Disruption to Key Management Personnel on the Farm

Jason Karszes and Dr. Rich Stup

Developing Contingency Plans
A conversation about contingency planning

Question: What happens if one of the middle or senior management personnel on the farm can’t come to the farm for two weeks, is out of contact with the business for two weeks, or will be no longer available to the farm for a longer period that that?

  • Will feed get ordered?
  • Will payroll get generated?
  • Will checks get signed?
  • Will paper work get properly filed?
  • Will orders get filled?
  • What gets planted where?
  • Water system is down, where are all the valves?
  • What decisions are not made? Etc.?

Outside of agriculture, Succession Planning is heavily focused on transfer of knowledge and skill – how does the business continue if a key person is gone for whatever reason: retirement, job change, illness, death. Often every manager, right down to the first line supervisor, has a designated successor.

Contingency planning for the loss of key personnel, more than transfer of knowledge and skill, is what to do if something unusual happens to ensure continued operations of the business. The continued transfer of knowledge and skill is one part of a contingency plan.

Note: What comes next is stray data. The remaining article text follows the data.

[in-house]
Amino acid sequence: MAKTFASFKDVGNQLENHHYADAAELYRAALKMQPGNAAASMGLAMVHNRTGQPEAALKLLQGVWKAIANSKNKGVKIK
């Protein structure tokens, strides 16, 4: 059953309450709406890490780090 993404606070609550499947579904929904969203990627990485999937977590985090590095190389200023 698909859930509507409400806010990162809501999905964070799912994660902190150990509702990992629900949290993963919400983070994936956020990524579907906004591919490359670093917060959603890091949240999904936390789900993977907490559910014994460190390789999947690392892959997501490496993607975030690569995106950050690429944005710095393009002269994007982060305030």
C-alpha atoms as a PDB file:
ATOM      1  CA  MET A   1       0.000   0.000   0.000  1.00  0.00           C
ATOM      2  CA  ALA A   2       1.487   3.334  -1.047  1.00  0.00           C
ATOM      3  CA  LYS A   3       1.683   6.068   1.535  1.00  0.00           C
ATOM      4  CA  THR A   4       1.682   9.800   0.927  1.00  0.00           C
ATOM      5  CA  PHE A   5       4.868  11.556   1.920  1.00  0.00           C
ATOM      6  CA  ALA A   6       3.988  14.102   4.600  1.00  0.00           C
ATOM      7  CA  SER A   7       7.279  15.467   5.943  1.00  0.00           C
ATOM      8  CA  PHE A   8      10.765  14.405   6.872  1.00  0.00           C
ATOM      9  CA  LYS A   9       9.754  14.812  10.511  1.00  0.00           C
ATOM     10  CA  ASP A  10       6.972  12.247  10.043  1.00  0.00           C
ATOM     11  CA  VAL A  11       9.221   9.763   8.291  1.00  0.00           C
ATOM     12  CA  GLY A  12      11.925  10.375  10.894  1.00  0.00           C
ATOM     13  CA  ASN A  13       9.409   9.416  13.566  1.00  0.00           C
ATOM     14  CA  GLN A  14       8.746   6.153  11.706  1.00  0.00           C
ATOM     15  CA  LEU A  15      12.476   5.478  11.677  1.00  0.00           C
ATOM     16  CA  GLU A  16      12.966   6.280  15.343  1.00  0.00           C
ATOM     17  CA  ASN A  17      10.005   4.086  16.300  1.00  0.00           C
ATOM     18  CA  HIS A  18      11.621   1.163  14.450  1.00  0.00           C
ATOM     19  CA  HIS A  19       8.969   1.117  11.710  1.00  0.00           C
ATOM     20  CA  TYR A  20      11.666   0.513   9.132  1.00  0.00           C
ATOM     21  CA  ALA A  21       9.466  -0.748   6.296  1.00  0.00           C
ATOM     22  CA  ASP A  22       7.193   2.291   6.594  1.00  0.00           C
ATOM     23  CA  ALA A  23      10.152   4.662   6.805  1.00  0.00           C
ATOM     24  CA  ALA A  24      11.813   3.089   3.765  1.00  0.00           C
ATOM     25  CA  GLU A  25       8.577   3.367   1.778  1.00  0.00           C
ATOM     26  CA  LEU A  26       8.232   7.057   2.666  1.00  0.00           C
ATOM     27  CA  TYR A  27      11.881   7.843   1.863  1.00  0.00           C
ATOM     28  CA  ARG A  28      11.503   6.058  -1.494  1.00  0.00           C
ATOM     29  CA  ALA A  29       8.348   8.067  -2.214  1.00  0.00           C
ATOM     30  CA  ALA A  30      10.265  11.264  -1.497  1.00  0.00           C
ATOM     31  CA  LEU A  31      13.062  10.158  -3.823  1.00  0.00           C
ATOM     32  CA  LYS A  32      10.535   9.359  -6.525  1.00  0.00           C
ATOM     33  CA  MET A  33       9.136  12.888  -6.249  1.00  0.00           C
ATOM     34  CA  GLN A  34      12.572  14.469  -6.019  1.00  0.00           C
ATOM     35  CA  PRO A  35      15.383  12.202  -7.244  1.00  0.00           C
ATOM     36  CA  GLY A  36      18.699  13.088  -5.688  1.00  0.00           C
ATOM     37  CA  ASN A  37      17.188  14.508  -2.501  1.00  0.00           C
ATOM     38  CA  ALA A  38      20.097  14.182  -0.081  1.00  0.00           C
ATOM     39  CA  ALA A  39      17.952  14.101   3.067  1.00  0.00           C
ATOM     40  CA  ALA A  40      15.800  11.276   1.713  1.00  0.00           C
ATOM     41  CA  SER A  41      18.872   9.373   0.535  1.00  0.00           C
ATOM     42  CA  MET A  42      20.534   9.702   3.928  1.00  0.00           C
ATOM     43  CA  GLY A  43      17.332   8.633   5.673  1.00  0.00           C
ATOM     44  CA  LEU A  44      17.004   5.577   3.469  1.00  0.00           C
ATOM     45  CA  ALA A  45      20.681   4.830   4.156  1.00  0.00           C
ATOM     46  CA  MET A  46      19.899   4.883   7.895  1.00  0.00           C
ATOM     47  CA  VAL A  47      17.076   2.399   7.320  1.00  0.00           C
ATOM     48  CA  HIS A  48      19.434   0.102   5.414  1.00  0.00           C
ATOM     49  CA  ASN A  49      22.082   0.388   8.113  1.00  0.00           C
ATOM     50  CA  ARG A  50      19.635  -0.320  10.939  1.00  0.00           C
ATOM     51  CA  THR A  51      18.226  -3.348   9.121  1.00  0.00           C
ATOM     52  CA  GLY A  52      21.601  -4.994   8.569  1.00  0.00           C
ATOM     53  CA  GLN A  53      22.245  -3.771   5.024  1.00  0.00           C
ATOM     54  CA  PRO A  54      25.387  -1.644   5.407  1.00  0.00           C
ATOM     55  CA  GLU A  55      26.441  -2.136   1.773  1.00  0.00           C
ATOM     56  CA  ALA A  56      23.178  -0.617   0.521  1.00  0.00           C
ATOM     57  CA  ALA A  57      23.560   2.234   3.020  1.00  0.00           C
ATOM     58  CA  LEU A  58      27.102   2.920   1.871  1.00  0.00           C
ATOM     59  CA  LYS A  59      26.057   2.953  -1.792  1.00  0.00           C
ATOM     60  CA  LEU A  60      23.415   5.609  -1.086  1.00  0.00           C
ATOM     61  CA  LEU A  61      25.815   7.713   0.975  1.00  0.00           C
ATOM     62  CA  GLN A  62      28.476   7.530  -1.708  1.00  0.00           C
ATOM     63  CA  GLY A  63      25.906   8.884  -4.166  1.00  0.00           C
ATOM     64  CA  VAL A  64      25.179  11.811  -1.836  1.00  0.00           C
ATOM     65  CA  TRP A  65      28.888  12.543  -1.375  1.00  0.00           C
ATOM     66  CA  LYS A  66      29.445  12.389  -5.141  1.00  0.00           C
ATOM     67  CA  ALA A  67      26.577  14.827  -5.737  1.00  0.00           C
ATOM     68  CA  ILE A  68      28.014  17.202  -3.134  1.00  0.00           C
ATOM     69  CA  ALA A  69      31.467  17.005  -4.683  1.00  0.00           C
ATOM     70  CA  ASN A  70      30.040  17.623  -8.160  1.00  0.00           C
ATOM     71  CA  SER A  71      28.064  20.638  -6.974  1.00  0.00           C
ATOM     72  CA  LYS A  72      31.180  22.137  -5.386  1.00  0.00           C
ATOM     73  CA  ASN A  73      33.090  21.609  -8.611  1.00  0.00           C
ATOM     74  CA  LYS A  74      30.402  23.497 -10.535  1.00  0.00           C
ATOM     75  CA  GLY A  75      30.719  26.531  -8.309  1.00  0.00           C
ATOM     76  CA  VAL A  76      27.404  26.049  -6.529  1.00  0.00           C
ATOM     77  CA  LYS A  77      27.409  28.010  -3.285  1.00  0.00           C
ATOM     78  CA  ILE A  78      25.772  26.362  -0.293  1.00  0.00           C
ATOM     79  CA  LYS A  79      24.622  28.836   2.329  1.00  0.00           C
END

What is contingency planning?

  • Can be known by many different names – Disaster plans, plan B’s, scenario planning, or business continuity planning. For many years in management programs taught by PRO-DAIRY, scenario planning has been emphasized.
  • Developing a plan in case something happens
  • Not defining what caused it to happen, just that it happened
  • Plans thought of in advance, over time, not during times of stress (emotional, limited amount of time to make decision, financial) tend to be better thought-out and more successful
  • Probability and Impact. Focusing first on those things that have a higher chance of occurring, and if occur, would cause significant disruption
    • A devastating barn fire has low probability but high impact.
    • A significant drought might be more probable but less impactful.
  • Really focus on things with high impact and high probability. • Might initially ignore things with low probability and low impact. • Limited by management capacity; can’t develop a plan for everything.

Disruption of Key Personnel has happened before

Accident and out of contact for two weeks, away from farm for two months

  • Personal family matters – out of the loop for period of time
  • Key manager leaves for another opportunity
  • Death of actively engaged personnel in management roles

The current COVID-19 pandemic has increased the risk of disruption of key personnel, so currently focus is increased on developing contingency plans in case something does happen.

Developing plans for the following

  • Can’t come to place of work, but available by phone
  • Can’t come to place of work and not available by phone
  • Will not be returning to work

Contingency Plan for Loss of Key Managers

Developing a plan – Step 1 – What is being done and where is the info!